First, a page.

movement, checkmated It by turning
a hot fire upon them. The move was
effective. The Japanese cruisers
slowed down, and the torpedo boats
slipped through into the harbor.
Meanwhile, in accordance with Vice
Admiral Makaroff’s order, the battle
ships and cruisers in the inner harbor
slipped anchor. Majestically the Pe
tropavlovsk. flying the admiral’s flag,
steamed through the entrance. On her
appearance the more formidable enemy
of Japanese cruisers turned and fled.
The admiral signalled the Bayan to re
turn. Then a stream of vari-colored
signal flags fluttered out, “Brave Ba
yan. ’’
By this time the entire Russian
squadron was in the outer harbor. Be
side the Petropavlovsk I saw the bat
tleships Peresviet, Poltava. Pobieda
and Sevastopol, the cruisers Novik,
Diana and Askold and the torpedo
boats. The flags announcing the ad
miral's approbation of the Bayan were
hauled down and replaced by another
signal. Immediately the torpedo boats
dashed ahead, and the heavior ships be
gan to spread out.
Seeing the flight of the Japanese
cruisers, the Petropavlovsk <>pened
fire with her great guns, but the enemy
v. as out of range and soon disappeared.
Our squadron continued the chase,
finally fading from view. I waited anx
iously for its re-appearance, and in
about an hour it came in sight. Far
beyond it the number of points from
which smoke arose announced the pres
ence of the enemy. Nearer and nearer
came the vessels, and at last I made
out behind our squadron a fleet of four
teen. of which six were battleships, and
the remainder armored and unarmored
cruisers.
Unable to get within effective range
o! Vice Admiral Makaroff’s ships, the
enemy stopped eighteen versts from
shore.
Our squadron, with the Petropav
lovsk leading, arrived at the entrance
to the harbor and drew up in line of
battle. Another signal was floated
from the flagship, and the torpedo
boats at once proceeded through the
entrance into the inner harbor. Vice
Admiral Makaroff was evidently un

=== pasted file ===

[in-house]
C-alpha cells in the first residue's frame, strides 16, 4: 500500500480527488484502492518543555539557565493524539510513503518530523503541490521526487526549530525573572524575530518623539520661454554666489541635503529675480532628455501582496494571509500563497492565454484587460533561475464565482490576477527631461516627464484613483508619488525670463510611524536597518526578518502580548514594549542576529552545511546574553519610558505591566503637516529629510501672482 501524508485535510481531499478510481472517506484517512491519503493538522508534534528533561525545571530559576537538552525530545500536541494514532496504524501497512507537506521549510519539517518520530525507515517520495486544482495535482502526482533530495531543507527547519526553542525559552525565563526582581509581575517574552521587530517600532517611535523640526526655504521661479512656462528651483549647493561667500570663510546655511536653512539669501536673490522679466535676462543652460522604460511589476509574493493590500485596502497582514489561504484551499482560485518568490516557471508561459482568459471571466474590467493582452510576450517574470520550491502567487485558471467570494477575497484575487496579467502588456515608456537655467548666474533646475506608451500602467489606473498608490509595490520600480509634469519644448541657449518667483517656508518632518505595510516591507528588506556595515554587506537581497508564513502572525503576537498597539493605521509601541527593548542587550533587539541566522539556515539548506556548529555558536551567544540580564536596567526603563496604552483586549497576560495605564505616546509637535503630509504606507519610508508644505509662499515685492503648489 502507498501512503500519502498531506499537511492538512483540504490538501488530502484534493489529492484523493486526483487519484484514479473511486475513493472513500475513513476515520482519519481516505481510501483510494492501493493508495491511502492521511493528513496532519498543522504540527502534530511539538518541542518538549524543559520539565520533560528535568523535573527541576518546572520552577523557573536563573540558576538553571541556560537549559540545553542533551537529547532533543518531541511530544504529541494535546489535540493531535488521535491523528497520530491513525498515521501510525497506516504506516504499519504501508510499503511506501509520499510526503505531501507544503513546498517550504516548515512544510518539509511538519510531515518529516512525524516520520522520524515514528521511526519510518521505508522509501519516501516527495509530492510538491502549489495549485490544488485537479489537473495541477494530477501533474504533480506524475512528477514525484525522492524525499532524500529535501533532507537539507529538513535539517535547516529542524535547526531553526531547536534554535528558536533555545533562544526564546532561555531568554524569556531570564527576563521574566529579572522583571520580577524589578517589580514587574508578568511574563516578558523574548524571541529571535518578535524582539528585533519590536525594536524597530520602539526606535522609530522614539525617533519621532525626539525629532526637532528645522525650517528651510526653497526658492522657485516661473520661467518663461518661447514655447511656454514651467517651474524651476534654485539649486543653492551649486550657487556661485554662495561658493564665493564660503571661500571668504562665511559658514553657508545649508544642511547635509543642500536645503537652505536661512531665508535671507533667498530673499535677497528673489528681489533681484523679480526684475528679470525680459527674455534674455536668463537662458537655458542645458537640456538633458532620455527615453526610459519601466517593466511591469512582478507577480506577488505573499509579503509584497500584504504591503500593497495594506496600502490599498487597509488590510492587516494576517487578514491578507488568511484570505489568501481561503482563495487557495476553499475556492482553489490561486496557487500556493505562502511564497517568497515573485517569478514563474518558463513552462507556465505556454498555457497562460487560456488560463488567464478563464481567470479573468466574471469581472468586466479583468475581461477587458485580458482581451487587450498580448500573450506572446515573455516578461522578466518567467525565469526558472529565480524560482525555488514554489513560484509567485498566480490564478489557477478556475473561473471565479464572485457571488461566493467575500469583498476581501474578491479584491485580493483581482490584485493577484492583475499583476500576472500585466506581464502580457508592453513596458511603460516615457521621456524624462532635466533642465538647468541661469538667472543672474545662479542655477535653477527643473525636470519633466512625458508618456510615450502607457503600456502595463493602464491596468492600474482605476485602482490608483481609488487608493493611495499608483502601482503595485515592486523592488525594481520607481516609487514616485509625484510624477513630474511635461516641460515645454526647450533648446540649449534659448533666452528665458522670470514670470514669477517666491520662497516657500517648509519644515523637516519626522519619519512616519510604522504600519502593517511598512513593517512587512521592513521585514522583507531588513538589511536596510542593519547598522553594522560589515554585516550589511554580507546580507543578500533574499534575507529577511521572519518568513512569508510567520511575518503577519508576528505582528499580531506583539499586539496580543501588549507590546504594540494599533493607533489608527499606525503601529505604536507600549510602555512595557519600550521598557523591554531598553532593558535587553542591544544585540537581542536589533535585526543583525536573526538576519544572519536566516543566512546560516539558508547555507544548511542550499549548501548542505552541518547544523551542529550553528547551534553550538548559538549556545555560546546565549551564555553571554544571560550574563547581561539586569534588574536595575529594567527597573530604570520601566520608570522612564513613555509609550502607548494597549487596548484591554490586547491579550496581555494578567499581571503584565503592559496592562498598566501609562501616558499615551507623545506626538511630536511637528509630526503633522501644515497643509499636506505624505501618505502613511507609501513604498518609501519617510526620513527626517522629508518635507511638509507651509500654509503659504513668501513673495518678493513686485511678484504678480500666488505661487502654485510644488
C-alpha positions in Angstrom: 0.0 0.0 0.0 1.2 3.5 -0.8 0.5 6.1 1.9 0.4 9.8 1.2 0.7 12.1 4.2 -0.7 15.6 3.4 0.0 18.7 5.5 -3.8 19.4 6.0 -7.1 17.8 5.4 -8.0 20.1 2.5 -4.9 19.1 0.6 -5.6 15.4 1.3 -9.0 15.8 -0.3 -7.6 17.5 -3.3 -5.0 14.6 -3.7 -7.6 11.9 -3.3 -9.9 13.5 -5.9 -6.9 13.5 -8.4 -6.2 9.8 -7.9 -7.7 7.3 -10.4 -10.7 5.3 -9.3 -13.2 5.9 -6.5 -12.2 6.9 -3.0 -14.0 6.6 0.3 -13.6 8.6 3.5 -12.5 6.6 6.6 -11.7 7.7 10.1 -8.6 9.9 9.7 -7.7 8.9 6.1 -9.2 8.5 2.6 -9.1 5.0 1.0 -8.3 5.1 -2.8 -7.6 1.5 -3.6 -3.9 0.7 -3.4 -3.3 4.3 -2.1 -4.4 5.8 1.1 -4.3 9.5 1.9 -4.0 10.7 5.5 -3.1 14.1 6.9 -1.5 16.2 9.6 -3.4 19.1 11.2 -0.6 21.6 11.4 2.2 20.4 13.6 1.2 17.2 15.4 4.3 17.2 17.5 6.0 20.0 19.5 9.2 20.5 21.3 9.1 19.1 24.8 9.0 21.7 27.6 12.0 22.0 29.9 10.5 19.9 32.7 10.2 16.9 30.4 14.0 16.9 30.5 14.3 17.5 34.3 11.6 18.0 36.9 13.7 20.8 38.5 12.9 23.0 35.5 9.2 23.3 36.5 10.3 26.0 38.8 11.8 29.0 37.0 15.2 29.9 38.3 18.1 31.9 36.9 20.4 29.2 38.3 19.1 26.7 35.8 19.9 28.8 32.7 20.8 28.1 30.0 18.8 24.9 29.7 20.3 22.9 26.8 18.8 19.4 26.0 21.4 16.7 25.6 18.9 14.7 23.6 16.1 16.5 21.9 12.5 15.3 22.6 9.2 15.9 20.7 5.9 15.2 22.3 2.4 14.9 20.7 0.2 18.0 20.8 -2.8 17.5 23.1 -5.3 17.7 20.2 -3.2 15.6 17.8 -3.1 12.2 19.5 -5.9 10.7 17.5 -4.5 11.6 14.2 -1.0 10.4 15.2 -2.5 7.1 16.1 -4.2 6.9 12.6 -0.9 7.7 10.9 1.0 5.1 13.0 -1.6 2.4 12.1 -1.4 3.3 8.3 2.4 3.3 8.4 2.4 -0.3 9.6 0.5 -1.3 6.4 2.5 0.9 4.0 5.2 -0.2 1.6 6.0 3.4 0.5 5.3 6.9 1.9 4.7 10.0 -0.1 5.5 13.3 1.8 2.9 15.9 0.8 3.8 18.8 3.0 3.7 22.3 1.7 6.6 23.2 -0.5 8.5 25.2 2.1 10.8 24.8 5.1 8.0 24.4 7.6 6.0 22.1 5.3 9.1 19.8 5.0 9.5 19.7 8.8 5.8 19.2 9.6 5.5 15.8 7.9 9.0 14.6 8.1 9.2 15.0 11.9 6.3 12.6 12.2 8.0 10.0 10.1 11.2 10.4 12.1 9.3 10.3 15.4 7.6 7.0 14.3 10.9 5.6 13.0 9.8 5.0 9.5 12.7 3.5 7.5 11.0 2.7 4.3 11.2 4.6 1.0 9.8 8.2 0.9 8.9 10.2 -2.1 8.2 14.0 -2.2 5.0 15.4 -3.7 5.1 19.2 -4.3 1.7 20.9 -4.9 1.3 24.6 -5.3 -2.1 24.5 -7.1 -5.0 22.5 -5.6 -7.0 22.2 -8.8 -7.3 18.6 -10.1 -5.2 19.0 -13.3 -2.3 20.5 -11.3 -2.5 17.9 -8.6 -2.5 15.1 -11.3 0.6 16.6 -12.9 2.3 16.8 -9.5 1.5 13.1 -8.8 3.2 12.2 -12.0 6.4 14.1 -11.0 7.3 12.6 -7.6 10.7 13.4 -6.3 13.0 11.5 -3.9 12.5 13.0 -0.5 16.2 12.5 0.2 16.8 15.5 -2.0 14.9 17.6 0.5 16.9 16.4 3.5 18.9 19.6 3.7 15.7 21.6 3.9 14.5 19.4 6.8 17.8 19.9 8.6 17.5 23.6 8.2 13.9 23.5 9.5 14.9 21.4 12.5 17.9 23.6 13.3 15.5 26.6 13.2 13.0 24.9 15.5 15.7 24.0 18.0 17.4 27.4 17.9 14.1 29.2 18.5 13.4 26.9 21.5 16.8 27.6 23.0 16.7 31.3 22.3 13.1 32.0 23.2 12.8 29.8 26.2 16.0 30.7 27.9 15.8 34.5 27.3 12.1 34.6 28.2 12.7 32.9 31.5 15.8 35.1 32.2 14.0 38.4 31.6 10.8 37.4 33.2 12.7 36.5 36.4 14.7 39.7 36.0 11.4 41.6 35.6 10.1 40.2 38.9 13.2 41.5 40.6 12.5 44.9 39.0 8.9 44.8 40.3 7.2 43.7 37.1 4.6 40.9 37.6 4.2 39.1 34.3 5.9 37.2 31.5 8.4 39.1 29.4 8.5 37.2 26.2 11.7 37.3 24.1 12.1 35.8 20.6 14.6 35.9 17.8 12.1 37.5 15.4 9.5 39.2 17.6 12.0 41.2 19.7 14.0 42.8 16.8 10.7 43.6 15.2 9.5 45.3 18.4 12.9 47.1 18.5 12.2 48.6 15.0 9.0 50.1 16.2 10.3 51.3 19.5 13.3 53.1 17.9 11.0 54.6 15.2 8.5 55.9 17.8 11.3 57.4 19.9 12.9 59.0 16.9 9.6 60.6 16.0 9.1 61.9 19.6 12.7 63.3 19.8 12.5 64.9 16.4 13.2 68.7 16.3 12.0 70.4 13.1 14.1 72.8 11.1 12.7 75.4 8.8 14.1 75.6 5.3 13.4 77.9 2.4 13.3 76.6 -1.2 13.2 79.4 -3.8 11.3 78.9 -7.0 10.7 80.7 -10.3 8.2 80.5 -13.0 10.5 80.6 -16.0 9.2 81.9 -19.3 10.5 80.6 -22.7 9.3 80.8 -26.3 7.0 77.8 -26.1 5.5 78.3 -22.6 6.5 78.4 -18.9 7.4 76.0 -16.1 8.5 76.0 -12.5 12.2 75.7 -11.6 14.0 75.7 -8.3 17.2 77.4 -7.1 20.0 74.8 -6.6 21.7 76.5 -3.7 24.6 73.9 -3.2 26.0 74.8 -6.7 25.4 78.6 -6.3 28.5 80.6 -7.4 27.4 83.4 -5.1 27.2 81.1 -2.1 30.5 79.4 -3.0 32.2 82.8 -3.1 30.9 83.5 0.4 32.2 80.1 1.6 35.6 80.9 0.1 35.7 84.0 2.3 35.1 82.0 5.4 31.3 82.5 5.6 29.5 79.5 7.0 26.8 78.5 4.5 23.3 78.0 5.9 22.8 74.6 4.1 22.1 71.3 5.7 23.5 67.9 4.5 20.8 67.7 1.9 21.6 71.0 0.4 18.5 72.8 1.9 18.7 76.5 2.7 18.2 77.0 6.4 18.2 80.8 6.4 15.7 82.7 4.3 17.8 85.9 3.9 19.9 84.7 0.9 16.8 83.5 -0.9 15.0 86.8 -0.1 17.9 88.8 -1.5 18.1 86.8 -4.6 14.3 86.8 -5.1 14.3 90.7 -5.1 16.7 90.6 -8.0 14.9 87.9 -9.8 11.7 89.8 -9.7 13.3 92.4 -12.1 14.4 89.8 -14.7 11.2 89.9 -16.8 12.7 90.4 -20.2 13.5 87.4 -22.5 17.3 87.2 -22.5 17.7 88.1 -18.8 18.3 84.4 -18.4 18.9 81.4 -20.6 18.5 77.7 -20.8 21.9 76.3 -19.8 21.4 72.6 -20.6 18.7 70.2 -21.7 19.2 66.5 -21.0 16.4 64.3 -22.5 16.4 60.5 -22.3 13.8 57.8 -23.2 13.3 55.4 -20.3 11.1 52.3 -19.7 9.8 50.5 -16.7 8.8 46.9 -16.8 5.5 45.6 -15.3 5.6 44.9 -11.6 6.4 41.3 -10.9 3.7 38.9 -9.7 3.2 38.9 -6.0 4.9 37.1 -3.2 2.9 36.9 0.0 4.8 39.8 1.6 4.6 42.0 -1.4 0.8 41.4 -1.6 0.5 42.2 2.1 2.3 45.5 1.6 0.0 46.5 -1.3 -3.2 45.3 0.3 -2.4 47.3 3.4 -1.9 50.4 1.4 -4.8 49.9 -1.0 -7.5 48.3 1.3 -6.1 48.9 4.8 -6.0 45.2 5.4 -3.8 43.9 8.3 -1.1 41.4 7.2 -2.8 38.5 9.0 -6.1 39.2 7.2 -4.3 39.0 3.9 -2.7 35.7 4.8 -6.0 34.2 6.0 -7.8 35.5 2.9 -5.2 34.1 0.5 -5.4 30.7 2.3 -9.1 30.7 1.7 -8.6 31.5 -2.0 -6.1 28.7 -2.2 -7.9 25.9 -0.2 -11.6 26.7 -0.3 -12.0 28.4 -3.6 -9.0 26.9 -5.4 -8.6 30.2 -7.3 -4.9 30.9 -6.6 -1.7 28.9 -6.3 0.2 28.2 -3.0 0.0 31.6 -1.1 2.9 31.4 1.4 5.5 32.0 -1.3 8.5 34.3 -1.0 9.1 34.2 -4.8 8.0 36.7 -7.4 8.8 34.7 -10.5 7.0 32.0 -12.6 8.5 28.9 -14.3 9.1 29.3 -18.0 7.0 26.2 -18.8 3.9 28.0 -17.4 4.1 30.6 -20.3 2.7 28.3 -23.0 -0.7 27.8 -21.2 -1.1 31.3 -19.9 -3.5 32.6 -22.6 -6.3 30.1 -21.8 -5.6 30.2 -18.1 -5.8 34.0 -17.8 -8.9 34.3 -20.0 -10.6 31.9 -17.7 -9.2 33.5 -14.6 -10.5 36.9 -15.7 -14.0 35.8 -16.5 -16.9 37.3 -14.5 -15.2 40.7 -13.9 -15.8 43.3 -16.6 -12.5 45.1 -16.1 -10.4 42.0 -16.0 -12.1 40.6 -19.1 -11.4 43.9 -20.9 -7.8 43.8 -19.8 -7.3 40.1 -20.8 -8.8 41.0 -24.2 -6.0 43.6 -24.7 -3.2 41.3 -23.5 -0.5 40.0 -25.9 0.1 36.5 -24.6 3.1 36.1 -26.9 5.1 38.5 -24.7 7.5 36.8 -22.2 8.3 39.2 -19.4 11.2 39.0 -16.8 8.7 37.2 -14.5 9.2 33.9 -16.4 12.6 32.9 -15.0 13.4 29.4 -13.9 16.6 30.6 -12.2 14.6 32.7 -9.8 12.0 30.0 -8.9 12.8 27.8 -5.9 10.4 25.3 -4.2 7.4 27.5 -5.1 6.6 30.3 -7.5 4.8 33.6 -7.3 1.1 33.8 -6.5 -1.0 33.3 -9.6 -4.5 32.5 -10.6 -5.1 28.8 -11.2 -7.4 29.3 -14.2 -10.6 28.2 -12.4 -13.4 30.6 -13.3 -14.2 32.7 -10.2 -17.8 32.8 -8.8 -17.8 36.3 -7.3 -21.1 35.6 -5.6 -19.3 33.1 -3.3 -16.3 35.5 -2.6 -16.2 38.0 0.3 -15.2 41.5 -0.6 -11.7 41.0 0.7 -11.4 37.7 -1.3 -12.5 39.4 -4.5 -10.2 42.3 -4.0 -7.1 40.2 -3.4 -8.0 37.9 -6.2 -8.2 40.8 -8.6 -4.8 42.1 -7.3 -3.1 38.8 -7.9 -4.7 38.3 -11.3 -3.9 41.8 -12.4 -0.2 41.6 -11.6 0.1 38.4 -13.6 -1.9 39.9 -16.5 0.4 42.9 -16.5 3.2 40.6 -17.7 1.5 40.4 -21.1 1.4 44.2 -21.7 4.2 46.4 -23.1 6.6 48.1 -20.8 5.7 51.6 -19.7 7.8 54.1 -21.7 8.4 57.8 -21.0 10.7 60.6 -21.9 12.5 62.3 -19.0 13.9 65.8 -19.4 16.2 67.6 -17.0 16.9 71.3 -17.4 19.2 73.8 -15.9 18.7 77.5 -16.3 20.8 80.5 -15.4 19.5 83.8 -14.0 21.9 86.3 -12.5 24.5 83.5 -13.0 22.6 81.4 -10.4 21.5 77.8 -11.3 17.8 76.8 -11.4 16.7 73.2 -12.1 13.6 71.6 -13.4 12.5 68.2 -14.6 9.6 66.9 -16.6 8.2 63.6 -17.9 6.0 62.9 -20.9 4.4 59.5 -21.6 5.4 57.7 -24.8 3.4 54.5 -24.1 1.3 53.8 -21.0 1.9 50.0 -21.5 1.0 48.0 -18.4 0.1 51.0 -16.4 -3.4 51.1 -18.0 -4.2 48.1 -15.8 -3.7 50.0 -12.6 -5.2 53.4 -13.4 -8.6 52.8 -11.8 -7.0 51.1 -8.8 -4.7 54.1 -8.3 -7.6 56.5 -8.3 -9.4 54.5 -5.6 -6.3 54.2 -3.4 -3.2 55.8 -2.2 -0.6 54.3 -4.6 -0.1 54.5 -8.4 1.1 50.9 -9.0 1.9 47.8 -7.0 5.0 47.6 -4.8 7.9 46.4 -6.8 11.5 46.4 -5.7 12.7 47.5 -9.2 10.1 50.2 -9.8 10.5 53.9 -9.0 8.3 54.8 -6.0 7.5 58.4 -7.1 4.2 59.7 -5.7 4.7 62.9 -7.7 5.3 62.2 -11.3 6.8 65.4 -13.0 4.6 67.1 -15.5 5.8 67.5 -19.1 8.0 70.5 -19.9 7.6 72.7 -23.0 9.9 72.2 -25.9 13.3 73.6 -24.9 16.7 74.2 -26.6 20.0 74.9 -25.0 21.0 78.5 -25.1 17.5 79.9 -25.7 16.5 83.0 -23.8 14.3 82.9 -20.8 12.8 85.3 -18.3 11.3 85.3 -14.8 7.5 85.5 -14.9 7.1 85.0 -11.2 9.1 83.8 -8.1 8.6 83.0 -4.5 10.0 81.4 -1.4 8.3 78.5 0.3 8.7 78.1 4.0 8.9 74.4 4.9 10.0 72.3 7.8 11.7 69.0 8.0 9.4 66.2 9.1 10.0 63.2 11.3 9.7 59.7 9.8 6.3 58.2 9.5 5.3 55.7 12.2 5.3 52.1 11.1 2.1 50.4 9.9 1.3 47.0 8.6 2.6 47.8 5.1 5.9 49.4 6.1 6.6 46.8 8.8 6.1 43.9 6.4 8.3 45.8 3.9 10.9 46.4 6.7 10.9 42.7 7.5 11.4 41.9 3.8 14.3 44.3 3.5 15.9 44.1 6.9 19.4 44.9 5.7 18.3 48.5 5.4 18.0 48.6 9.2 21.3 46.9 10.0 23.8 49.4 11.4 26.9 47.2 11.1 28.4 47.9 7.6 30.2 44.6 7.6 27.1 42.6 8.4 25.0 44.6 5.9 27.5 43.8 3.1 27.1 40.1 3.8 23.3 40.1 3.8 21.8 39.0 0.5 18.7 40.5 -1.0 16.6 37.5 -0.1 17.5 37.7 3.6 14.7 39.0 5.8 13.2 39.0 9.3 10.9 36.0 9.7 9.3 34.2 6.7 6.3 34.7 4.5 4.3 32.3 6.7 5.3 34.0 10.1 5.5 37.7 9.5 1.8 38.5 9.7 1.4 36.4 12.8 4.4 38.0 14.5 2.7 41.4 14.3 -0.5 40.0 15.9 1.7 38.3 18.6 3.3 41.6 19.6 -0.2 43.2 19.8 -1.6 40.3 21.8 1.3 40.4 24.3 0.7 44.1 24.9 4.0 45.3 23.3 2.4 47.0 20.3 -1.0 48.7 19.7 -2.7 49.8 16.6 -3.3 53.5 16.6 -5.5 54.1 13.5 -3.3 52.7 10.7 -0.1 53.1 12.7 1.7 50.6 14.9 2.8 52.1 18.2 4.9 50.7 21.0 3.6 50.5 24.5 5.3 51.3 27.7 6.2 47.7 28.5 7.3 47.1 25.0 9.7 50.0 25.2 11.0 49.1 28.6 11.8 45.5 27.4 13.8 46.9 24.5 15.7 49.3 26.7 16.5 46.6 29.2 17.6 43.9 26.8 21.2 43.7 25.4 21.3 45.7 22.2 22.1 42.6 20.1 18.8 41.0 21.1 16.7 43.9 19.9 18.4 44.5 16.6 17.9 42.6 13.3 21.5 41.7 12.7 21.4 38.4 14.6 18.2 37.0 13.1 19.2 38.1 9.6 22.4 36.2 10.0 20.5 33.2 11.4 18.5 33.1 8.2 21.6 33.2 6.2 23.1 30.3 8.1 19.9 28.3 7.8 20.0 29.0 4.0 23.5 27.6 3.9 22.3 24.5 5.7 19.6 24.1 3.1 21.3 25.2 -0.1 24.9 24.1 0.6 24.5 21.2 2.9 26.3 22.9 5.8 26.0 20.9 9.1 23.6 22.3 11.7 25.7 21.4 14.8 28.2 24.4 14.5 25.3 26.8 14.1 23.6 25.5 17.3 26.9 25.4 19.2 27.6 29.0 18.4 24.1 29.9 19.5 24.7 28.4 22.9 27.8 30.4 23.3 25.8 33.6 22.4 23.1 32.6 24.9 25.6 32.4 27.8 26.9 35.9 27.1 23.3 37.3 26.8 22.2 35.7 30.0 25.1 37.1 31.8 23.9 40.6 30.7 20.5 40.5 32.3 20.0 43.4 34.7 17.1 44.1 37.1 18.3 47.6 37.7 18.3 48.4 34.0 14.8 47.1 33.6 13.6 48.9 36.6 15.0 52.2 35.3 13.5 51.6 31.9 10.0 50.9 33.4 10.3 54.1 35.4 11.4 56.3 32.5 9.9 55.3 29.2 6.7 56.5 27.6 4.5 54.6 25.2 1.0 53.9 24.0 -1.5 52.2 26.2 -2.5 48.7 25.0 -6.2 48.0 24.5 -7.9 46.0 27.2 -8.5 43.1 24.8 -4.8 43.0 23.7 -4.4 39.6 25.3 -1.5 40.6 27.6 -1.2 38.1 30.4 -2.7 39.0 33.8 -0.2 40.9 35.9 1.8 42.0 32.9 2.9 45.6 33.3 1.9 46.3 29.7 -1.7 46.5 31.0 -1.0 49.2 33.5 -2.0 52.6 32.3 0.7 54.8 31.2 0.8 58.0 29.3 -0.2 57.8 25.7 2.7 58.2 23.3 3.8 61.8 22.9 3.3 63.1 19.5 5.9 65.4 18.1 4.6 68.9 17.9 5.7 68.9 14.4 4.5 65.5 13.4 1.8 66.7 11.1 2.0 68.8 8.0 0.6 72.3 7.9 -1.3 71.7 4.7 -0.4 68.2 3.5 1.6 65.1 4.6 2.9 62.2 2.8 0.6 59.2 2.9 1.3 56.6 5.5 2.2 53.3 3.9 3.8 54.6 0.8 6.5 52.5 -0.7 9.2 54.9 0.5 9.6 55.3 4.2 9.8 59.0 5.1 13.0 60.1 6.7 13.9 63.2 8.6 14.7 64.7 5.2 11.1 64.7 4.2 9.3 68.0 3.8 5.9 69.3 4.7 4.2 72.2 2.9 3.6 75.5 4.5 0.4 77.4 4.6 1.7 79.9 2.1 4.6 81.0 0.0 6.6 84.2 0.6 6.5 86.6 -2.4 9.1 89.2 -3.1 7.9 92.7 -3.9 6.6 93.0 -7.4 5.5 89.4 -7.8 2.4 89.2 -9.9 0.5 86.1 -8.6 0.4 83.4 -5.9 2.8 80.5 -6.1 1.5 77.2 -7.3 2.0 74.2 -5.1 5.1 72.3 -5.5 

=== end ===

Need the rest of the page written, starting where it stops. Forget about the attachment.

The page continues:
willing to risk his vulnerable craft to
the heavy projectiles of the enemy's
armored ships.
I watched the Petropavlovsk closely
as she steamed toward Electric cliff.
The frowning marine monster, whose
guns were ever turning toward the en
emy. was prepared to send huge mes
sengers of death against him.
All was quiet. It was the hush before
a battle—the hush when every nerve is
either belligerent. Wiju was declar
ed a free port on the 22d of August
last, and at the same time the Korean
government established a custom
house at Yongampo. These Incidents
materially increased the tension be
tween Russia and Japan at that time.
Antung is merely a place of strategic
importance, being practically only a
collection of hovels, but the Russians
measures are arbitrary and severe, but
. the agitation appears to gather force
and is penetrating sections of the pop-.
■ ulation hitherto entirely passive.
While anxious, the government is
not despondent. The Czar and the im
perial household are exhibiting an ex
cellent example of hope and resolu
tion. It Is admitted that Admiral
■ Skrydloff will display all the intelli
gence and dash of Makaroff, but con
fidence in the navy is almost de
. stroyed.
Official and unofficial experts, while
permitting no comments to escape
them calculated to increase the de
pression. have no doubt that Admiral,
1 Togo’s formidable fleet is invincible.
strained to get into impending dan
ger.
I looked for the Japanese ships, but
they were without movement, save that
mused by the heaving sea.
My glance returned to our squadron.
The Petropavlovsk was almost without
headway, when suddenly I saw her
tremble. She seemed to rise out of the
water, a tremendous explosion rent the
air, then a second, and then a third.
Fragments flew in all directions, and
wreckage and men were mixed up in a
terrible mass.
I was hardly able to realize the hor
tor of it when the ship began to list,
lu a moment the sea seemed to open
and the water rußhed over her. The
Petropavlovsk had disappeared.
The floating woodwork and the few
men struggling in the water were all
that was left to recall the splendid
lighting machine which a few' hours be
fore had sailed out of the harbor.
The same shock experienced by the
ebservers on Golden hill paralyzed for
a moment the men on the ships, but
when it passed torpedo boats and small
boats hastened to the rescue of the sur
vivors.
Eager to ascertain what had oc
curred on board the sunken ship, I has
tened to a landing where a small rem
nant of the gallant crew were being
put ashore and conveyed to a hospital.
Signalman Bochkoff, who was slightly